This question is related to the Michelson-Morley experiment. See below an illustration of the setup: enter image description here

When looking at this image, I am wondering where and how exactly the interference occurs. Is it only at the intersection point, or are the two beams cancelling each other out when travelling back together in the same parallel direction?

Let me put it another way: Assume you have two beams of light polarised in the same direction, and travelling at perpendicular paths. Is it then possible to cancel out the two beams, so that the beams will not go further than the intersection where they met?

I would actually expect the two interfering with each other at the crossing point, but then continue their paths with their amplitudes unchanged. However then, two beams that travel parallel like at the last stage of the Michelson-Morley experiment, even with a phase shift where they cancel each other out, because you can never have two rays be perfectly 100% parallel to each other, over a long enough distance you would suddenly start seeing two beams again. (When they are apart far enough to stop interfering with each other.) Which seems strange, because that would seem like out of nothing two beams would appear...


Interference of light waves occurs at each point in space, not along a direction. Interference patterns are three dimensional and the pattern seen on the screen is only a two dimensional cross section of the full pattern.

Two light waves cannot cancel each other at all points in a volume of space (a box, if you like) because this would violate conservation of energy. They cancel each other (destructive interference) at some points but reinforce each other (constructive interference) at other points.

  • $\begingroup$ Right. But if you have one observer/sensor in that volume, where he would see the ray of light if the other ray wasn’t interfering, then when they do interfere, he would not see anything, correct? Also, doesn’t an interference pattern require a series of rays? Like a beam or a source? $\endgroup$ Oct 11 '20 at 4:57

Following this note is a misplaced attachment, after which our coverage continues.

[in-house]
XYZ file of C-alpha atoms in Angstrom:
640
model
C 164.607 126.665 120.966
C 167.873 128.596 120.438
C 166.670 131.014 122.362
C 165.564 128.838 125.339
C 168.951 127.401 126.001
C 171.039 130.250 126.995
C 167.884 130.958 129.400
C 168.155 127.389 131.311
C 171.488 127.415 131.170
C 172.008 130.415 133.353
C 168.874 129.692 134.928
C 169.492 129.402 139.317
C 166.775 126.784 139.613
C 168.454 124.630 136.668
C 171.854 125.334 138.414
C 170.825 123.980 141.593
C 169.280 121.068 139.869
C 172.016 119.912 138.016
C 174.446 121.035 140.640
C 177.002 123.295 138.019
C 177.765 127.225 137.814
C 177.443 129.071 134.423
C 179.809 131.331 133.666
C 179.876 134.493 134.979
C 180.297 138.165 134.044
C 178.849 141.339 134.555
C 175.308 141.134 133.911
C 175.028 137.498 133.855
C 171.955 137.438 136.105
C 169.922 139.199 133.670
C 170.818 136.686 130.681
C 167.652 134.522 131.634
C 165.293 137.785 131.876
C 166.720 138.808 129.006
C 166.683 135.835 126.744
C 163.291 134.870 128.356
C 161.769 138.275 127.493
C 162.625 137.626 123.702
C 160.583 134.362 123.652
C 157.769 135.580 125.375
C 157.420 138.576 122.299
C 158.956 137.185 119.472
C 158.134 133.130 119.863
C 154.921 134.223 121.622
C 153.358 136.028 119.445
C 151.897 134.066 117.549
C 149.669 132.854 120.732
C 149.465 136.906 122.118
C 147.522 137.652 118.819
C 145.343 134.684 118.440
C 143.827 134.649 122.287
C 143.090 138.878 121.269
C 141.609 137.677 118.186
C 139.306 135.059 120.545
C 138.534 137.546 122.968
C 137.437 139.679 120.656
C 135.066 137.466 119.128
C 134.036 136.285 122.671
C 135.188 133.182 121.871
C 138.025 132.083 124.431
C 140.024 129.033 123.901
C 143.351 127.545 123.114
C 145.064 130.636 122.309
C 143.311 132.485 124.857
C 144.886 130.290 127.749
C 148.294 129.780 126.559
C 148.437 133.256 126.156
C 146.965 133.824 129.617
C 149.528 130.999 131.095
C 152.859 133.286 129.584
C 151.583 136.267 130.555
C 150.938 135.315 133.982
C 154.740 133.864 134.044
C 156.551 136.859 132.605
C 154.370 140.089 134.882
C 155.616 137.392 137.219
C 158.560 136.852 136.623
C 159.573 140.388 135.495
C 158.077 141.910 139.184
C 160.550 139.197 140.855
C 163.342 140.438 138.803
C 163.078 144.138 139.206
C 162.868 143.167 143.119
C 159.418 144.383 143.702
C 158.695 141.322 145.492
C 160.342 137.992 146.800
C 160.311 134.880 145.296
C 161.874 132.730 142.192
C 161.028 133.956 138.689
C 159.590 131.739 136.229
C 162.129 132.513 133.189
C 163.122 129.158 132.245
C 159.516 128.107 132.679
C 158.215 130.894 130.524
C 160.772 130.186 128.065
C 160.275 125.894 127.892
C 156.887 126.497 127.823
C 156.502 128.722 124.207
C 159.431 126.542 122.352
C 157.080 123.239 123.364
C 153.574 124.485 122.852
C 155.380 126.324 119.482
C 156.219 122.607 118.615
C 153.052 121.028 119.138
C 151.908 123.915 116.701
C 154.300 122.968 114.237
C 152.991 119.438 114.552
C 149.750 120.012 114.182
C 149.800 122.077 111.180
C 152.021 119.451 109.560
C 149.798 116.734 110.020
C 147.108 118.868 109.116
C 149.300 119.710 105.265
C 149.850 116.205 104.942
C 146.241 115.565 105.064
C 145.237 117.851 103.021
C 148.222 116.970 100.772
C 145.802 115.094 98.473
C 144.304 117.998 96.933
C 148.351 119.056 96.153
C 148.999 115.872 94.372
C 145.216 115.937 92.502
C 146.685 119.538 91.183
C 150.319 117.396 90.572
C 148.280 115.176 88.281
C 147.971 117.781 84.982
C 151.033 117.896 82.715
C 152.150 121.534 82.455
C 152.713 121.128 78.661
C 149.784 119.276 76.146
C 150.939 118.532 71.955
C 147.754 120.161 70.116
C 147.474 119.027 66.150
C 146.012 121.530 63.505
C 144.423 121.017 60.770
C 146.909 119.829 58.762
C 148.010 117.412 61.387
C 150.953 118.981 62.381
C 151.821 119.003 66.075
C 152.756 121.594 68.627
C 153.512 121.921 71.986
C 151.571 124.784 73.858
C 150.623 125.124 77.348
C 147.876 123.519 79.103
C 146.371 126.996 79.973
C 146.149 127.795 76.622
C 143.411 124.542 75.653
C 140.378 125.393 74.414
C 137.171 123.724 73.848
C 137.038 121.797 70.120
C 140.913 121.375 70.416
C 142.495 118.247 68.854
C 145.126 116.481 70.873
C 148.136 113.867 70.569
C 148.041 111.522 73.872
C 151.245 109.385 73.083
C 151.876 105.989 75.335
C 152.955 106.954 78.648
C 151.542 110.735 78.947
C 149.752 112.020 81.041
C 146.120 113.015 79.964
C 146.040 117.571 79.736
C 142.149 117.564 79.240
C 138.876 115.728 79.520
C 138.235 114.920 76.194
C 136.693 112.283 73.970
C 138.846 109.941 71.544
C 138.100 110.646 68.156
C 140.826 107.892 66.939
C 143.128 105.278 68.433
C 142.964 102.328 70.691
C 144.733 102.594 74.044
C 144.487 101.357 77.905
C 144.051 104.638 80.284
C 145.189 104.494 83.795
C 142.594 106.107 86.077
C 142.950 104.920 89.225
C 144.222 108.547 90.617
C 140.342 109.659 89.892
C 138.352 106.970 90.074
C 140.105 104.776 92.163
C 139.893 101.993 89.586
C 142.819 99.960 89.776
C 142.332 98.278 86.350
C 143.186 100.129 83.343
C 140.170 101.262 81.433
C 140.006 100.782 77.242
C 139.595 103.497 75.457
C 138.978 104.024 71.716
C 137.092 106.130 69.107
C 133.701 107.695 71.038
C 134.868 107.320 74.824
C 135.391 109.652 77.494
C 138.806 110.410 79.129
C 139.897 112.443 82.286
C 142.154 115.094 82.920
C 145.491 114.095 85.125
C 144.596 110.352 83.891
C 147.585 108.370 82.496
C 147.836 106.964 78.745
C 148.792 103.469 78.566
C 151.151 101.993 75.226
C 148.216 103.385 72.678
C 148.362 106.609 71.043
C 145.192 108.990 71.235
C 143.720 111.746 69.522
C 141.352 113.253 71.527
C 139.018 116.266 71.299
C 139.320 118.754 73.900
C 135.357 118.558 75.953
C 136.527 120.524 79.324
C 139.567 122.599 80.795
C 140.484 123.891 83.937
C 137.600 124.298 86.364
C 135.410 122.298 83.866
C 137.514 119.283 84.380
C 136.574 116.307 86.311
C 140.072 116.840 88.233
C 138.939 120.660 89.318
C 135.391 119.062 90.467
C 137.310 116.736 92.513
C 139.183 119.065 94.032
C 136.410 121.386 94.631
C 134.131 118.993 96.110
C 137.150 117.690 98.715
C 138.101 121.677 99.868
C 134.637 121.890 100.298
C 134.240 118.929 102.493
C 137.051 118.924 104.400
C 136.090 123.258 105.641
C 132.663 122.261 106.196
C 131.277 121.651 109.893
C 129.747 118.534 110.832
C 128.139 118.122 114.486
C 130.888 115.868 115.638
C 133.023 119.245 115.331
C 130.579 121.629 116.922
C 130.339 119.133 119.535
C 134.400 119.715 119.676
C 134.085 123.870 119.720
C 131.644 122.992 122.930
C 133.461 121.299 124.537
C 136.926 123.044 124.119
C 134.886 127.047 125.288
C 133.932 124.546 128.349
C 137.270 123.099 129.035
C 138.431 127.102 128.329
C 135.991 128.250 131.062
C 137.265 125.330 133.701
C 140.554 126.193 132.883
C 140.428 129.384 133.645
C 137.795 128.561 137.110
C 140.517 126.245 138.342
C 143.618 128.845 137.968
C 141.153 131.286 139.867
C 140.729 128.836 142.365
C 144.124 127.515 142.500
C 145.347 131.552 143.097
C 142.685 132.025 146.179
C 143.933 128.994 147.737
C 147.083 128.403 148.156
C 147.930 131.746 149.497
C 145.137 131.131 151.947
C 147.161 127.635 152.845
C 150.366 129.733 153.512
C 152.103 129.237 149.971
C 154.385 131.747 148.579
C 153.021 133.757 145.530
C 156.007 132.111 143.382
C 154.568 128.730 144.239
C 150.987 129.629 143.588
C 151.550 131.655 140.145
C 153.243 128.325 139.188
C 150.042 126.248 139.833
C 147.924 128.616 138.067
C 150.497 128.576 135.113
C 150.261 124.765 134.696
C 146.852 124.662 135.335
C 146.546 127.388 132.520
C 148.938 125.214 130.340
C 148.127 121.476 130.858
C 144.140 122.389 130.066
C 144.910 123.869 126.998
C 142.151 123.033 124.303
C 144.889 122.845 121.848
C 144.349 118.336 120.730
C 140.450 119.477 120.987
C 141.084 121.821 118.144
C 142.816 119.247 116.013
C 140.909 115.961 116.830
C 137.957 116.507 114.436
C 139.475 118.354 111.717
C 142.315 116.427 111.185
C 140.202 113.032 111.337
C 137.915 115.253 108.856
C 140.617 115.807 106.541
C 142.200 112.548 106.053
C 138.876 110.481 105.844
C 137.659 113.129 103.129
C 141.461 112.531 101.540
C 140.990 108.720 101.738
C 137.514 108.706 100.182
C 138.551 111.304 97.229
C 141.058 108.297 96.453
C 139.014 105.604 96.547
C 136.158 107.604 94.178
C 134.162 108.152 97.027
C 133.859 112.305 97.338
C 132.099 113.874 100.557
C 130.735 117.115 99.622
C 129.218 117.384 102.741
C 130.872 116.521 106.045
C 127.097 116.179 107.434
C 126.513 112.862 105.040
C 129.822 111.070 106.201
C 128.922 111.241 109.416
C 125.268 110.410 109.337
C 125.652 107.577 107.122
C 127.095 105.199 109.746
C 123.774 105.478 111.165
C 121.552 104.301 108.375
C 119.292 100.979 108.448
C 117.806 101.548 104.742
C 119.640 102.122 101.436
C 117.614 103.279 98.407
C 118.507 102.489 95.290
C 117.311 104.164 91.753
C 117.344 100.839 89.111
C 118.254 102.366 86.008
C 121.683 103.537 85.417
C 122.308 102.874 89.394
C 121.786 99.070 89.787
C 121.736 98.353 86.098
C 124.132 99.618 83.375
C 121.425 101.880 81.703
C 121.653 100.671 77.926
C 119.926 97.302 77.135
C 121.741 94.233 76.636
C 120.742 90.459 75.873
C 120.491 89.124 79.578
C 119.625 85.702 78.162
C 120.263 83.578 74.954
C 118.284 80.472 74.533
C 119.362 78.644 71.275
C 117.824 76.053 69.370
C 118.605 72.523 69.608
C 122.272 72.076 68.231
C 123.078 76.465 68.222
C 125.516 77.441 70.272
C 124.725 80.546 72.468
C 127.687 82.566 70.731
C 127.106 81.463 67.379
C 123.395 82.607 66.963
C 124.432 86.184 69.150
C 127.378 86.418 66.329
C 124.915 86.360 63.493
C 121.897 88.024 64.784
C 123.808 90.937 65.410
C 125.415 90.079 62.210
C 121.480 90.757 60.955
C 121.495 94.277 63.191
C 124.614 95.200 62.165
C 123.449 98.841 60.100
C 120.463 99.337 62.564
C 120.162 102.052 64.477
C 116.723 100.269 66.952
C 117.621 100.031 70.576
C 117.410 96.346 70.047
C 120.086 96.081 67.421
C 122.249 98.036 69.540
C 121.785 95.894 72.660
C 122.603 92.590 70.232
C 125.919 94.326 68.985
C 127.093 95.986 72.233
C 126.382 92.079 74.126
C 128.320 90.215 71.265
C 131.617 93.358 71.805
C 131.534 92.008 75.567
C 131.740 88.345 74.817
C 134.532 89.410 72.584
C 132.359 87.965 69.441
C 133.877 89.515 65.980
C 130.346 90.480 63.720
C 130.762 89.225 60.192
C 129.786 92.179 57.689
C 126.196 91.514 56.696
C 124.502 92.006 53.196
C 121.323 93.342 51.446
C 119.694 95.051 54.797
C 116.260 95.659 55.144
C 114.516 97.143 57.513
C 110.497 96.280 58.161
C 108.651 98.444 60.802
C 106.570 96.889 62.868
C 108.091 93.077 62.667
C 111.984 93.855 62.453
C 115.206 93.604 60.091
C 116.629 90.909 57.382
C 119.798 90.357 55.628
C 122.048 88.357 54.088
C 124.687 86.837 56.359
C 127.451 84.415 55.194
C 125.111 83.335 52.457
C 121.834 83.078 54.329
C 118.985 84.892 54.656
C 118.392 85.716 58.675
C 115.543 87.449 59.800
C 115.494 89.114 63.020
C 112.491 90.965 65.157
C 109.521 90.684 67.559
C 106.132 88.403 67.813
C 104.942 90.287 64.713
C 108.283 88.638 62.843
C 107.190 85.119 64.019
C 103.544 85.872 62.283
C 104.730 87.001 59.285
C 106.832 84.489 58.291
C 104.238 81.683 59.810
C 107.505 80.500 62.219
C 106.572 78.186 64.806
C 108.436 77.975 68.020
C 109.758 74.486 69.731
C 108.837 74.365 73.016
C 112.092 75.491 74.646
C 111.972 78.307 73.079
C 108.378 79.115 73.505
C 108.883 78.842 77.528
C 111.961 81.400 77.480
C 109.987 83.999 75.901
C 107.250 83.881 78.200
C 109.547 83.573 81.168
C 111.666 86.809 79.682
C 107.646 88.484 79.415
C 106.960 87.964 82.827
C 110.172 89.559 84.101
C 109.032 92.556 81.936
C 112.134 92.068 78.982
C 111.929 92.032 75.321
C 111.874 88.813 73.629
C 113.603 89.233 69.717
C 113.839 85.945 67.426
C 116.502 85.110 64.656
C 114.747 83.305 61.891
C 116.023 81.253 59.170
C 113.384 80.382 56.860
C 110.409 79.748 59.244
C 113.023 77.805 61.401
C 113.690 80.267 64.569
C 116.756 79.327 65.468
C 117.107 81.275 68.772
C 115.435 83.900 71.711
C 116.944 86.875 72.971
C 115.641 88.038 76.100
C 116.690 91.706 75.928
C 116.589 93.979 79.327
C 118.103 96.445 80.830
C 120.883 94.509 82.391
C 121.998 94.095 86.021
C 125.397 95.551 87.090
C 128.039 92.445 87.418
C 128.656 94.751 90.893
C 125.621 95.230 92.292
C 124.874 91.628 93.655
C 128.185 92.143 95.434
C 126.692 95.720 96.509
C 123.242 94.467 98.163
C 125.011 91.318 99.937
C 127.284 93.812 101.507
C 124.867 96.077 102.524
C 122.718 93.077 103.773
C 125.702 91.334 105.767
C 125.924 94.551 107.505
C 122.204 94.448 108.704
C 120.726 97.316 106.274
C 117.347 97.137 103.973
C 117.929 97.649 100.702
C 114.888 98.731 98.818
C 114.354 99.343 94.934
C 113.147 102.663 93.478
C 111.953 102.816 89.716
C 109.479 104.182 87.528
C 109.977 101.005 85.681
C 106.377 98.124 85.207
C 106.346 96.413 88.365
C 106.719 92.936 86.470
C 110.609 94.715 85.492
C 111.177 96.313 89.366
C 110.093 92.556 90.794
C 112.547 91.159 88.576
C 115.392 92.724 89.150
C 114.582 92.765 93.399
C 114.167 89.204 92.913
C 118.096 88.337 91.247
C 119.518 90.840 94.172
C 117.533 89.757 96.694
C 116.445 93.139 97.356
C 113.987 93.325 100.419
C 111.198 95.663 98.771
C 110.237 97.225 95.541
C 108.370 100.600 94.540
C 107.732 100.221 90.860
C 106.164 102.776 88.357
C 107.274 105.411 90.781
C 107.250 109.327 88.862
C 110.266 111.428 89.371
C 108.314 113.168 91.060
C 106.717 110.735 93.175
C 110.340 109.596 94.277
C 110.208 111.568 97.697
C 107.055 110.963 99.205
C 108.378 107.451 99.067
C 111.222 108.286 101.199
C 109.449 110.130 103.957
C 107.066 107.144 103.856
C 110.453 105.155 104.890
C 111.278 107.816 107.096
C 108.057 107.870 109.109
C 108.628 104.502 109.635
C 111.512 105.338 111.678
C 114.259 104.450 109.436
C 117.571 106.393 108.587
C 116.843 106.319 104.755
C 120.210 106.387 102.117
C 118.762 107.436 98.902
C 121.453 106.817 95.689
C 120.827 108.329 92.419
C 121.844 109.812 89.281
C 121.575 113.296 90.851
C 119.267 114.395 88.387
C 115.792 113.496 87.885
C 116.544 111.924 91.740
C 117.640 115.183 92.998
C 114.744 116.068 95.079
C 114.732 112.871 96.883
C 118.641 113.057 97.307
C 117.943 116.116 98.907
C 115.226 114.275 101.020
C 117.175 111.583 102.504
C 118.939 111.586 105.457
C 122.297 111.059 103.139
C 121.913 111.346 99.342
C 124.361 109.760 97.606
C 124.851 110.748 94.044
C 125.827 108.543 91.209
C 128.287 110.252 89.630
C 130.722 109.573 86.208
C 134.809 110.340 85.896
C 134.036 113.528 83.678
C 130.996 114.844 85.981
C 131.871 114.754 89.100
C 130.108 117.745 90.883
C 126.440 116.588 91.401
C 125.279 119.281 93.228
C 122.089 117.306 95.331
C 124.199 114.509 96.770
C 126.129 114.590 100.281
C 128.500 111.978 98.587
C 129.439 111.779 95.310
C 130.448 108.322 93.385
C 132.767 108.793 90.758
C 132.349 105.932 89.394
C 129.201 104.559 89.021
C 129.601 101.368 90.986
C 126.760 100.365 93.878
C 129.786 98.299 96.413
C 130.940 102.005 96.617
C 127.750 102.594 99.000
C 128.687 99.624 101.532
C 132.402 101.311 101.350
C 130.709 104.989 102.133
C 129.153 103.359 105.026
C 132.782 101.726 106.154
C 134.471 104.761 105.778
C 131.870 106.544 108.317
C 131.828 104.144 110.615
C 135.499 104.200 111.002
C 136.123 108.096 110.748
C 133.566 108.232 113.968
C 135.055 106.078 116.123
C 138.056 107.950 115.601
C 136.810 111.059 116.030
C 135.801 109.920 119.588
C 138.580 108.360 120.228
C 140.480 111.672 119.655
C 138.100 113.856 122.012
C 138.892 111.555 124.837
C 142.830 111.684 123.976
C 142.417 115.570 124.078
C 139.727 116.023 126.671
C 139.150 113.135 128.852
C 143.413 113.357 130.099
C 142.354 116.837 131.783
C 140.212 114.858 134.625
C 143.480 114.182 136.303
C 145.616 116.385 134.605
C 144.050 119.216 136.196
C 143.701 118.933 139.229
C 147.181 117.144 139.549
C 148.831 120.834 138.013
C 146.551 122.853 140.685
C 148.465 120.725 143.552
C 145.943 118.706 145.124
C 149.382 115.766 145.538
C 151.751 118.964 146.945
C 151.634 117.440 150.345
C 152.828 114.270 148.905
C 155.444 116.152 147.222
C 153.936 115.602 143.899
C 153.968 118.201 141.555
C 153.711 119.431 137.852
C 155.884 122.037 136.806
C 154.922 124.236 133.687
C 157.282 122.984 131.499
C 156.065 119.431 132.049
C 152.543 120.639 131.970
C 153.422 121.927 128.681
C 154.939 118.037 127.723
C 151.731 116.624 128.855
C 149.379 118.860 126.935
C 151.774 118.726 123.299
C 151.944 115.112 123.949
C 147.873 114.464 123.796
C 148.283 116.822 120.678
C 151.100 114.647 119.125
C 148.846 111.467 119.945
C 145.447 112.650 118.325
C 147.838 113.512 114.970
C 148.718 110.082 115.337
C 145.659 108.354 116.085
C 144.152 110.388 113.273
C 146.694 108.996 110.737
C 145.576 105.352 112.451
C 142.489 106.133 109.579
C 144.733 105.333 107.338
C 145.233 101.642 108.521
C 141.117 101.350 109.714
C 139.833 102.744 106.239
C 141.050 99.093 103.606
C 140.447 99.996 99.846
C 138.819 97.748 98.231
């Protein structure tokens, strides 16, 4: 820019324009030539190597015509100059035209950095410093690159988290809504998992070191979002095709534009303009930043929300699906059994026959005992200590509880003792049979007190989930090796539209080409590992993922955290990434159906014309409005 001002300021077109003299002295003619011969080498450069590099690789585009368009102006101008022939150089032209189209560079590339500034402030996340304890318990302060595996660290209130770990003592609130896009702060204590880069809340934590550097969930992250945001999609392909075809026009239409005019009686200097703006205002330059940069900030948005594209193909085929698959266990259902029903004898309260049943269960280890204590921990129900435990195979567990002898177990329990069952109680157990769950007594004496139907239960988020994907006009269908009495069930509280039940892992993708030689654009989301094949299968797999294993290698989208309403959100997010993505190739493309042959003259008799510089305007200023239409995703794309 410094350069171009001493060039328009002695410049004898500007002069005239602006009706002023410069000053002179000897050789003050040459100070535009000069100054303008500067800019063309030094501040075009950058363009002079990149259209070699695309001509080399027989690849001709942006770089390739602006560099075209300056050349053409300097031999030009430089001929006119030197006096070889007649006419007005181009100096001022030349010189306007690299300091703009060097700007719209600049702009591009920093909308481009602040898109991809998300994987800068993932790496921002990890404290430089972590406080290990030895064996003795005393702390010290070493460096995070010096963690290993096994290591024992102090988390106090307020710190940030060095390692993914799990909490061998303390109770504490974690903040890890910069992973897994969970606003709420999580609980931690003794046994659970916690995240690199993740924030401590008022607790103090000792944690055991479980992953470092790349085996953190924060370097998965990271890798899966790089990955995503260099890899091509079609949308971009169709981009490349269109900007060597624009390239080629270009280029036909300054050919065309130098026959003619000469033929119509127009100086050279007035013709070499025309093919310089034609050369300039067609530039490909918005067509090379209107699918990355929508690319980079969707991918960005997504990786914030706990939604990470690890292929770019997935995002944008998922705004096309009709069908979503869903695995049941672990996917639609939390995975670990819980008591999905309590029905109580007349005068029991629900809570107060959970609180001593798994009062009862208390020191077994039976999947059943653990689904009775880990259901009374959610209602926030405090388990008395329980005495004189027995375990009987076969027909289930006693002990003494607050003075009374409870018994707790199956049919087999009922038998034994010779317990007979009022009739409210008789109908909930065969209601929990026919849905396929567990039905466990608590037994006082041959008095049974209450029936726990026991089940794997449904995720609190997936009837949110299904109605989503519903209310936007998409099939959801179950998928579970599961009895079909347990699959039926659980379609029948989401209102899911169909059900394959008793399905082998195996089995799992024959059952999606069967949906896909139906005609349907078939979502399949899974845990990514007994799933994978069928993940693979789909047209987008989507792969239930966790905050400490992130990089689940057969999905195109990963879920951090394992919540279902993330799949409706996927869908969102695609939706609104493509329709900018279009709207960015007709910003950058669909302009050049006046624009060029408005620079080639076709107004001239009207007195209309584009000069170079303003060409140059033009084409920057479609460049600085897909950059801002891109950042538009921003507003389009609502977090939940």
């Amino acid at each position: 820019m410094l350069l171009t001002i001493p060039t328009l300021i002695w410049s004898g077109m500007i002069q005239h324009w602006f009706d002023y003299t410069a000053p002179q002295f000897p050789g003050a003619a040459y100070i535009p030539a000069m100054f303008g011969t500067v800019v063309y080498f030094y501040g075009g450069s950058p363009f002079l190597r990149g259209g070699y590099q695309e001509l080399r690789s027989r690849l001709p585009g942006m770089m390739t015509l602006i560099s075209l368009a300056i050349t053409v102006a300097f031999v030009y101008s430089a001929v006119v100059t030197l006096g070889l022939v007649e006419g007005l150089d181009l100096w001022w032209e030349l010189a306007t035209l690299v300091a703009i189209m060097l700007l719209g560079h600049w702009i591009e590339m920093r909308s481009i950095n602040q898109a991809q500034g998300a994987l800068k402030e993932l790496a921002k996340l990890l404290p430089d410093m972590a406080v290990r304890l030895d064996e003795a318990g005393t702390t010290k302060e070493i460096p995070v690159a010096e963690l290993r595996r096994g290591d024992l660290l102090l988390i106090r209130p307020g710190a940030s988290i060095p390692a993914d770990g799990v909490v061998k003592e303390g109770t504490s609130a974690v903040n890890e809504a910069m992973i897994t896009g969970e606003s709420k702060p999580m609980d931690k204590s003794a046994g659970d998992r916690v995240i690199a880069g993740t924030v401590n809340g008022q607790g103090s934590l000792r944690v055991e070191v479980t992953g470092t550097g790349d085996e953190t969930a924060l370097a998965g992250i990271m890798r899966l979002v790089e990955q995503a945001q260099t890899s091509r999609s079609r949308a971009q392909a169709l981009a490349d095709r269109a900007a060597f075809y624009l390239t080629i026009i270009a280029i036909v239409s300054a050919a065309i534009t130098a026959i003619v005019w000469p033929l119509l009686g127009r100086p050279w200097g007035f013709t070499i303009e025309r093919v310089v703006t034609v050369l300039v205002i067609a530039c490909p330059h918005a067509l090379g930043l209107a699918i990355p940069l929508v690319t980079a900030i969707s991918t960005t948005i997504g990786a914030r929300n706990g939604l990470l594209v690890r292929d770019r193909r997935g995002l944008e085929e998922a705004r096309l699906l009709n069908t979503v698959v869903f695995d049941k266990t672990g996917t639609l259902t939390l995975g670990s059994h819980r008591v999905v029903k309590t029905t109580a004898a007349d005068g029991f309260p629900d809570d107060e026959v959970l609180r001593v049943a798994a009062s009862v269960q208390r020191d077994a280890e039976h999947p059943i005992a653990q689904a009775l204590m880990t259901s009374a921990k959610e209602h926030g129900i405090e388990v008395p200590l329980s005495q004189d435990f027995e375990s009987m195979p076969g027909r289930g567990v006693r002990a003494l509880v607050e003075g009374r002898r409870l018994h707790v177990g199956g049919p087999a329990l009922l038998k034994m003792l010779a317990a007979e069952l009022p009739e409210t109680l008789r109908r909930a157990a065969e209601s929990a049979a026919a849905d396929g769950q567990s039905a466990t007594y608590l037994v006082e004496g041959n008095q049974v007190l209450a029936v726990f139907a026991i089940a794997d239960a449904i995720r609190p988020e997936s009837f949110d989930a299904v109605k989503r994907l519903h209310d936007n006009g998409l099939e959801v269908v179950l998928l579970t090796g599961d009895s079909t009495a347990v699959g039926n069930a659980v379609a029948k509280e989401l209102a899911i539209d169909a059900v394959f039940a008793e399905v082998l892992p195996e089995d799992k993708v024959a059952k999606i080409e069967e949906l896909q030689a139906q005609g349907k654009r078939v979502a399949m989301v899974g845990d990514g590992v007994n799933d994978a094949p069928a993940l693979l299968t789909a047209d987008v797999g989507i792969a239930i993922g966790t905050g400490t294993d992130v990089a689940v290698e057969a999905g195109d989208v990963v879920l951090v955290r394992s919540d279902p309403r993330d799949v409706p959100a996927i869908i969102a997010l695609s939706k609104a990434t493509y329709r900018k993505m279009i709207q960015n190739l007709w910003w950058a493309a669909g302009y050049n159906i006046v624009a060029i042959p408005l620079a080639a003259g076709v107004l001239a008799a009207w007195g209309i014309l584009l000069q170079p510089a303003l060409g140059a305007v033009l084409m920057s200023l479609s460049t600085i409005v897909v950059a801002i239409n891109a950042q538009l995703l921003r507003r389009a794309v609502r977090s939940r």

Light interference has little to do with rays; it has a lot to do with local intensity of a light field. Here are some general principles (for linear optics) that might be helpful:

  1. Rays travel entirely independently of each other. When rays cross each other, they pass through the point of intersection and simply continue on their own way. There is no interaction between rays.

  2. Interference is the local effect at each point on a measuring device, resulting from superposition of two or more light rays at that point. The measuring device, whether it's your eye, a camera, photographic film, or anything else that detects light, responds in proportion to the intensity (the square of the sum of the amplitudes) of all the light rays passing through each point on the device.

So, in response to each part of your question:

  • Interference occurs wherever light rays cross each other
  • Two beams propagating perpendicular to each other simply pass through each other without interaction. One cannot stop the other.
  • If you digest the two principles I've written above, and also digest Huygens Principle, you will be able to answer the question implied in your last paragraph.

NOTE: The above statements are only strictly true for linear optics. In the case on nonlinear optics, where the medium interacts with light by changing its refractive index or other optical properties in response to light intensity, then some very strange and useful things can happen.


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